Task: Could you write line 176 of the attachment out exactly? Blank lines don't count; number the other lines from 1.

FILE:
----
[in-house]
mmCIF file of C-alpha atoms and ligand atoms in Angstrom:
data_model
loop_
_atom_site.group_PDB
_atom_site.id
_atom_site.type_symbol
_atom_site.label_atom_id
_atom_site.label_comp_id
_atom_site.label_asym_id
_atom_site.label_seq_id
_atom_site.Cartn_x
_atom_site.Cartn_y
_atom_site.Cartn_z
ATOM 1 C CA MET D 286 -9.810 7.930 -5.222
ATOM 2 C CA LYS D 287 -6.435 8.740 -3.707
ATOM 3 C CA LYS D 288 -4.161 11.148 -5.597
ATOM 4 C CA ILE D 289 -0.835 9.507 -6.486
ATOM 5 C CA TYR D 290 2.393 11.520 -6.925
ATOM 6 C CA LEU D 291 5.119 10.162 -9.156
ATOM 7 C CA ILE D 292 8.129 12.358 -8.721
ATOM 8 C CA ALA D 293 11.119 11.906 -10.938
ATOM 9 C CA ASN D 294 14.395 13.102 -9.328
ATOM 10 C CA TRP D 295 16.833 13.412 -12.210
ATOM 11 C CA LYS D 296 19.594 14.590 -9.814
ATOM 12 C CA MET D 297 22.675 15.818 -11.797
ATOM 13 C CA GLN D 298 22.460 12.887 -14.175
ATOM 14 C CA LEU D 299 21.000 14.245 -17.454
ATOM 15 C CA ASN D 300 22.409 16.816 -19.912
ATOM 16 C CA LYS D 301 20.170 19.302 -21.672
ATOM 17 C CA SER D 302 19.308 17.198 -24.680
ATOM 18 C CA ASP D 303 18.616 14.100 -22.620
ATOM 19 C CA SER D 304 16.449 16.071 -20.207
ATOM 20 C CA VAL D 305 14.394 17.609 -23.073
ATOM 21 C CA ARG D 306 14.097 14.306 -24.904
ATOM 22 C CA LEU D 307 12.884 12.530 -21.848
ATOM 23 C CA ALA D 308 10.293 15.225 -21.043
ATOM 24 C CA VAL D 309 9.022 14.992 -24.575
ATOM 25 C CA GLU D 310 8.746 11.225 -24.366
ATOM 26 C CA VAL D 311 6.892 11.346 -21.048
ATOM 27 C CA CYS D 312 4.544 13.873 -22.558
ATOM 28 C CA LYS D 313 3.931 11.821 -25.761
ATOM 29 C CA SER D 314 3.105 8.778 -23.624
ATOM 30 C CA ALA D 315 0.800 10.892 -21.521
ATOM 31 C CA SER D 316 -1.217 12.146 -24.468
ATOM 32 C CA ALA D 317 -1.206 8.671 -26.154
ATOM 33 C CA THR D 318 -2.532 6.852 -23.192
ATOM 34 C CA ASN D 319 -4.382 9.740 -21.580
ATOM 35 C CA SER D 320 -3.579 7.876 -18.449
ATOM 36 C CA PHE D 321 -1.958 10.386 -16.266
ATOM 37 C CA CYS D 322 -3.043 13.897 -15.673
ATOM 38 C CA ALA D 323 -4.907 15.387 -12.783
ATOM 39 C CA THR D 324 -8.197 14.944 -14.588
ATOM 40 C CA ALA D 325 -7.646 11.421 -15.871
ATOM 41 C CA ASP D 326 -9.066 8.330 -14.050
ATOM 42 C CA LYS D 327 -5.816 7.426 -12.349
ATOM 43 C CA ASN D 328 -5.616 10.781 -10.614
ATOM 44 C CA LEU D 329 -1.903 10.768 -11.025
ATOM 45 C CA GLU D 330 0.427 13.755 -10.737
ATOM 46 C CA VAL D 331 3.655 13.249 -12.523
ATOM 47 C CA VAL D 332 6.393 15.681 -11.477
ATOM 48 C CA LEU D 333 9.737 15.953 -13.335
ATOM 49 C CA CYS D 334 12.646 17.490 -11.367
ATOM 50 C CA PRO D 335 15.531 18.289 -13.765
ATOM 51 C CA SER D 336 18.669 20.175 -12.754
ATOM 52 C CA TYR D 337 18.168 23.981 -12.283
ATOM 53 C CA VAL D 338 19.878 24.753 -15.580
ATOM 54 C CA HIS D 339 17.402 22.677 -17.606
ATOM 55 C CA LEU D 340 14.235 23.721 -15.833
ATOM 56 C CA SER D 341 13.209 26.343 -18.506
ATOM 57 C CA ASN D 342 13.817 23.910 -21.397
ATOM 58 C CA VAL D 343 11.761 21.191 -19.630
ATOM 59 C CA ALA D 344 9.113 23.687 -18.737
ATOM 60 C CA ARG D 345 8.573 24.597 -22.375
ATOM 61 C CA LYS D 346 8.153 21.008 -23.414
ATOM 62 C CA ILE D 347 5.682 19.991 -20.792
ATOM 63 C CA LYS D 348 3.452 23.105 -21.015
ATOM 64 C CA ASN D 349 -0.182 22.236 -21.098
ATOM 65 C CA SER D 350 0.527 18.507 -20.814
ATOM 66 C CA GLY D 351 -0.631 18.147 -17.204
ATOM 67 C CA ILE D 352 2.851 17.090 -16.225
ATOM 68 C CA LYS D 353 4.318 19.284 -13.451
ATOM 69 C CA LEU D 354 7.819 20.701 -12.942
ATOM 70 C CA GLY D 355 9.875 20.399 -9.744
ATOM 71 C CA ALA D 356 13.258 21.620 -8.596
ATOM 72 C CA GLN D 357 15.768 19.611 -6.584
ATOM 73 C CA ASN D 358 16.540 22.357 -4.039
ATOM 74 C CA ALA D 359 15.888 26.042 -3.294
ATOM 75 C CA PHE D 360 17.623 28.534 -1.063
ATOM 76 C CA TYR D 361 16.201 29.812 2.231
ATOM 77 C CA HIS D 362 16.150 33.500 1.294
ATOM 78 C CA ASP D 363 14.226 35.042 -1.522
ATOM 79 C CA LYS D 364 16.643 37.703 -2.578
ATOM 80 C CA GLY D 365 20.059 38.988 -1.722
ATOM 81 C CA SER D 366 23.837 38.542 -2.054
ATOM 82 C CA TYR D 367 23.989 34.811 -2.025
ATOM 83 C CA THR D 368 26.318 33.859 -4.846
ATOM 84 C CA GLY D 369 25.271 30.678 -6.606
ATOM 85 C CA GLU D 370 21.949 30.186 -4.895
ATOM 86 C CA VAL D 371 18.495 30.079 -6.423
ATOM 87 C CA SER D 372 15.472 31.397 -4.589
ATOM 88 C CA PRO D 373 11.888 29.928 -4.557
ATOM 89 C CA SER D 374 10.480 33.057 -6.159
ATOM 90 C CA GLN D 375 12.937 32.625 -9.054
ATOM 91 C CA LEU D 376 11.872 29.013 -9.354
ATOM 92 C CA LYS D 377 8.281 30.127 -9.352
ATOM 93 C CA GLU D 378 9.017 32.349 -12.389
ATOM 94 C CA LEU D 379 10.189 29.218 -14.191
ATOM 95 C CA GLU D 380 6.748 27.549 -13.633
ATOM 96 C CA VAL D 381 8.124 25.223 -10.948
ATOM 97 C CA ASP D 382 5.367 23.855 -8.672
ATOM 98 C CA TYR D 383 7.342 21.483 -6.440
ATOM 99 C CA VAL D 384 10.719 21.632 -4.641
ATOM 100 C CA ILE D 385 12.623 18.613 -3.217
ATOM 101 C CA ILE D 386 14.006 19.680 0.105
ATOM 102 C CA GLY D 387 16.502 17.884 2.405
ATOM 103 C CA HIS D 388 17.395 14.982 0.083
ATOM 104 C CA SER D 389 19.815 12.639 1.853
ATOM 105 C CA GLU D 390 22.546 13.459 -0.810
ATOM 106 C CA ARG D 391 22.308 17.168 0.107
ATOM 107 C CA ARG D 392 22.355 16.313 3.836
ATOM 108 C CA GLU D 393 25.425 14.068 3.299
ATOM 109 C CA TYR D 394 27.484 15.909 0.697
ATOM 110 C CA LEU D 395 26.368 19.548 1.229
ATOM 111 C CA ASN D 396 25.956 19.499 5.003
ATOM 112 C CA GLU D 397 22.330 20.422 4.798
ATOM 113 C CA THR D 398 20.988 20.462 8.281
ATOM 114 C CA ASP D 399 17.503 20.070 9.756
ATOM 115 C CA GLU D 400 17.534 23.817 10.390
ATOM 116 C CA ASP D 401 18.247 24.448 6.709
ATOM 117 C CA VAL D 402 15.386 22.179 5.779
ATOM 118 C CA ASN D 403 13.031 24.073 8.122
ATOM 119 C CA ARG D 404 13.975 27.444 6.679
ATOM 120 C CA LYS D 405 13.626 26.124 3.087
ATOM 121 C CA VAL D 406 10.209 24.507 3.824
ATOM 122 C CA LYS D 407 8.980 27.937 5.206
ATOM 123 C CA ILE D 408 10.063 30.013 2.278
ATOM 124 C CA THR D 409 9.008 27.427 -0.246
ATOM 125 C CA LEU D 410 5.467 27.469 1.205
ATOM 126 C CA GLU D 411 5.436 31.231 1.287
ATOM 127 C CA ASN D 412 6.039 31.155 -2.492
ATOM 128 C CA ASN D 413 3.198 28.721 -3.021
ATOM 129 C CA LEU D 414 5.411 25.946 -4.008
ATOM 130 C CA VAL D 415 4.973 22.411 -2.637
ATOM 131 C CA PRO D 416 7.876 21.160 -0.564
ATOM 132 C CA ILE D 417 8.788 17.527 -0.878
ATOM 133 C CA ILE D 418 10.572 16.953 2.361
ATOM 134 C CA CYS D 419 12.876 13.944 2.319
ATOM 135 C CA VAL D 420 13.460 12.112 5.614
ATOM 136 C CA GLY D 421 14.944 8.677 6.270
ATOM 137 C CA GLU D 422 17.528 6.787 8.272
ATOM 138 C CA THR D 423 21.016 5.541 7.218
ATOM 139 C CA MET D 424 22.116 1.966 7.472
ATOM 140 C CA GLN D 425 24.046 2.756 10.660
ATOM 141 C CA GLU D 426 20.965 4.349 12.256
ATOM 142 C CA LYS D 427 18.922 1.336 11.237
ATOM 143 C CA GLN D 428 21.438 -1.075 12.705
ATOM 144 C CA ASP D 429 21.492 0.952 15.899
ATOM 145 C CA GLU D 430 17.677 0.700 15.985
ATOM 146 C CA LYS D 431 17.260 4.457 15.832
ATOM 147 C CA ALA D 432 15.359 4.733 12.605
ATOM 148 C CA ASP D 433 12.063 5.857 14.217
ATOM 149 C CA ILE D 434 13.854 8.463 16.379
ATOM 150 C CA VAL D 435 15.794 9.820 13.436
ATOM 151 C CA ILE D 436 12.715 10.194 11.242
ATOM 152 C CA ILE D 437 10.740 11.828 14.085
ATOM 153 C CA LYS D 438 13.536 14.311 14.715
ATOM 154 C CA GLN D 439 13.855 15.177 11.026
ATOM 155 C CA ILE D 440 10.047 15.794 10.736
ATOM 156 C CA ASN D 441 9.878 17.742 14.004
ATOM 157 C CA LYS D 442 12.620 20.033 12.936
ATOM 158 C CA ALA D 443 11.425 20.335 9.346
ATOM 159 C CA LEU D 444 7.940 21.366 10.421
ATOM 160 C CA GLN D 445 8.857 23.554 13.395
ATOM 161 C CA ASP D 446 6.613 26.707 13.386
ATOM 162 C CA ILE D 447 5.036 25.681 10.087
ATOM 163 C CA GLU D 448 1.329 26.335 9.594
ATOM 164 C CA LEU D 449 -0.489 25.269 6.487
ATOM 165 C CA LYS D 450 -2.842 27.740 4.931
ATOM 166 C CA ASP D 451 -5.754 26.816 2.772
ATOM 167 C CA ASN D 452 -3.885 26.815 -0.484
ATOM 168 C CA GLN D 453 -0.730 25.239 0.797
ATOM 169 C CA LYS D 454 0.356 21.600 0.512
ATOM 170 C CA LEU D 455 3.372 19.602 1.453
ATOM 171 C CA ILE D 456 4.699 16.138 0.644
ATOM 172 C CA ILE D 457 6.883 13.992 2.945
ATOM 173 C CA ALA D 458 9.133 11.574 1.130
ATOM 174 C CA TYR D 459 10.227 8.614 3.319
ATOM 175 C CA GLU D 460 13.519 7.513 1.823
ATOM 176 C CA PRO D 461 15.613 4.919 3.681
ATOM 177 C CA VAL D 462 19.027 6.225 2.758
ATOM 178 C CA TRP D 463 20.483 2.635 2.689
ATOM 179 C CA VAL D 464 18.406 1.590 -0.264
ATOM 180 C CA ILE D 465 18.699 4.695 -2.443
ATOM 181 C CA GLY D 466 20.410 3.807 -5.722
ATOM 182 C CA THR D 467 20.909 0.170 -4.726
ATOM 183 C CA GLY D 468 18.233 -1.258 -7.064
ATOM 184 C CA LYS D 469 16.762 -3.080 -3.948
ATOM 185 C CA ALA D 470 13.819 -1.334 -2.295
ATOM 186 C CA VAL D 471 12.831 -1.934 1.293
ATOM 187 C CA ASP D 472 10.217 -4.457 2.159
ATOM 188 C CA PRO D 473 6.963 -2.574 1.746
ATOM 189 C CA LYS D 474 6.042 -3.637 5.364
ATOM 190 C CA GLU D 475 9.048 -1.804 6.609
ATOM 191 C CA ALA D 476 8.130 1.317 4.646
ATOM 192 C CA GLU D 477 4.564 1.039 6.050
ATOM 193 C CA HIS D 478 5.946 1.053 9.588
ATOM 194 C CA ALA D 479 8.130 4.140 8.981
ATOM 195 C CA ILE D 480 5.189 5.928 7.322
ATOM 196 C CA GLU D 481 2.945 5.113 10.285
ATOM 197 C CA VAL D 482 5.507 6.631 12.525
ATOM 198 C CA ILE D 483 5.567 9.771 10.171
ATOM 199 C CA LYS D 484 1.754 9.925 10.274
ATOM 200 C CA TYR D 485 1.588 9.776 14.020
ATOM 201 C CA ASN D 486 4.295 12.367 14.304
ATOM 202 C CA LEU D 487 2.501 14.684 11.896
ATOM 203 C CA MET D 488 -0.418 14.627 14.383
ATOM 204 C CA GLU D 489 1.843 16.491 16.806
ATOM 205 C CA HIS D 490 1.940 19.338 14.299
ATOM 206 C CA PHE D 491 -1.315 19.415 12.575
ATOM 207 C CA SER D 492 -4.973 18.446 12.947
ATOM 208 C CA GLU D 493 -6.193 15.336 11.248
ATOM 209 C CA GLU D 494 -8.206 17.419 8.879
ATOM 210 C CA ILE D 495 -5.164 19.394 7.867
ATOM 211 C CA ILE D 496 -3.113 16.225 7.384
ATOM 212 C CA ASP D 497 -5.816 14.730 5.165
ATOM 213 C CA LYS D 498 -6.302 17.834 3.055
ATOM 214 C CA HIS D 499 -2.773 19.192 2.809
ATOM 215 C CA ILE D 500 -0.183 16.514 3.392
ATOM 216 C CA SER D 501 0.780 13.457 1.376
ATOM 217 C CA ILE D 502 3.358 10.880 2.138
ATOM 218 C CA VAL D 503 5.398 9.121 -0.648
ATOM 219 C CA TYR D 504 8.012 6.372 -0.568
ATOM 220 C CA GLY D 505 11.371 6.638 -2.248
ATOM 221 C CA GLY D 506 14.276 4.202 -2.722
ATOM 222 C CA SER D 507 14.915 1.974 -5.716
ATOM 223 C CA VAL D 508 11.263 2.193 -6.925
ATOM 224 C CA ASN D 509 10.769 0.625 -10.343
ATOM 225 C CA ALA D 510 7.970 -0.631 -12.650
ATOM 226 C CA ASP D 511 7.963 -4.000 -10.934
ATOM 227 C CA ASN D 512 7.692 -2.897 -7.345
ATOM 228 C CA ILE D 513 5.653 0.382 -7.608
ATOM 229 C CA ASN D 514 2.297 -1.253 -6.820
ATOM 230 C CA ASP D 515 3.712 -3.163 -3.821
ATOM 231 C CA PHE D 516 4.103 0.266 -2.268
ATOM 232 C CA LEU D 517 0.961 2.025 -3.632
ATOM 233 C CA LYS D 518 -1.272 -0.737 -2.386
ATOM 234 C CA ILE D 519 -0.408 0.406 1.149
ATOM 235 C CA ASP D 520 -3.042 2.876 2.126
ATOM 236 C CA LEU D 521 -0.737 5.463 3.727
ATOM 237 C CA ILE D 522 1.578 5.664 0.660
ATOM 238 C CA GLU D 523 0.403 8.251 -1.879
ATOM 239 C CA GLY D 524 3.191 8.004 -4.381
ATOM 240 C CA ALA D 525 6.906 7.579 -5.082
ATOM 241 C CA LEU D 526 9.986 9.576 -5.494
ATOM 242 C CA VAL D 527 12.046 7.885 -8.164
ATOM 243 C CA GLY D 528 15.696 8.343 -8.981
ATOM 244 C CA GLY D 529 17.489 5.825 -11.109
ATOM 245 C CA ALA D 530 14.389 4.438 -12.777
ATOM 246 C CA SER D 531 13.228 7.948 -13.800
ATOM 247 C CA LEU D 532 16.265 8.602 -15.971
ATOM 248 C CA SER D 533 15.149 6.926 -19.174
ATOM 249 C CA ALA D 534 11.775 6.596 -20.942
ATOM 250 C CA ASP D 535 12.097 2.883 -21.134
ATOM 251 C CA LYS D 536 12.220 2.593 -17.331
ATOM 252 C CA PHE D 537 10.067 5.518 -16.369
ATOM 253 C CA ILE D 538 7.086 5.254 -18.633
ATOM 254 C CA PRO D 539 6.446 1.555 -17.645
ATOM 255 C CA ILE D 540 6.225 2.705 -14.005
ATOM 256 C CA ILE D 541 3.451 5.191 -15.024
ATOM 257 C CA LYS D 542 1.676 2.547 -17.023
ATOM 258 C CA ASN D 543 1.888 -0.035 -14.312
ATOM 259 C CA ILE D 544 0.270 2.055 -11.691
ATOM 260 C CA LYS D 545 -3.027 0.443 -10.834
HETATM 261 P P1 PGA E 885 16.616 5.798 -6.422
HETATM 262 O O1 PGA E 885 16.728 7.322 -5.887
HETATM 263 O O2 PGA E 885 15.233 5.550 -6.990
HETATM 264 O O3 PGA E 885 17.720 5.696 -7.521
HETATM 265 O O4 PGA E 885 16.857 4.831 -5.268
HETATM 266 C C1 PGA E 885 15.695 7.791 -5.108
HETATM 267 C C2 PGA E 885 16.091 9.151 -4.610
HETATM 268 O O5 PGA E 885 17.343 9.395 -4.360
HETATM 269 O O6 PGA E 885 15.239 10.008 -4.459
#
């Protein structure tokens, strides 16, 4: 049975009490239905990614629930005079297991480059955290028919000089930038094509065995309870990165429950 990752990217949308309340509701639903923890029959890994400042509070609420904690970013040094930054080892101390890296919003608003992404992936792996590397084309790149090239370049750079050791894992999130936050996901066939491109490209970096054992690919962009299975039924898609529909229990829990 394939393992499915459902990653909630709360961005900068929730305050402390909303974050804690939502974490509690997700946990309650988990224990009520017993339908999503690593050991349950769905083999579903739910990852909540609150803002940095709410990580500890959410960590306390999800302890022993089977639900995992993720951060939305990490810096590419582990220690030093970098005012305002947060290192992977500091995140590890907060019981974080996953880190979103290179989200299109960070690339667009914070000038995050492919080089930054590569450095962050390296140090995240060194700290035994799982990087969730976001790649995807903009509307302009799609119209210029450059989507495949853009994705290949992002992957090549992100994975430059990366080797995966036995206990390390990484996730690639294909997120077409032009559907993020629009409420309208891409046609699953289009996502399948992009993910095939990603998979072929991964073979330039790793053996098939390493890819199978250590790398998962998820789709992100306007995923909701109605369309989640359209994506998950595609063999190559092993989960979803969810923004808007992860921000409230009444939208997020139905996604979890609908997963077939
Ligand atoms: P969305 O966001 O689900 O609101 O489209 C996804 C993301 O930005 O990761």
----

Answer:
ATOM 162 C CA ILE D 447 5.036 25.681 10.087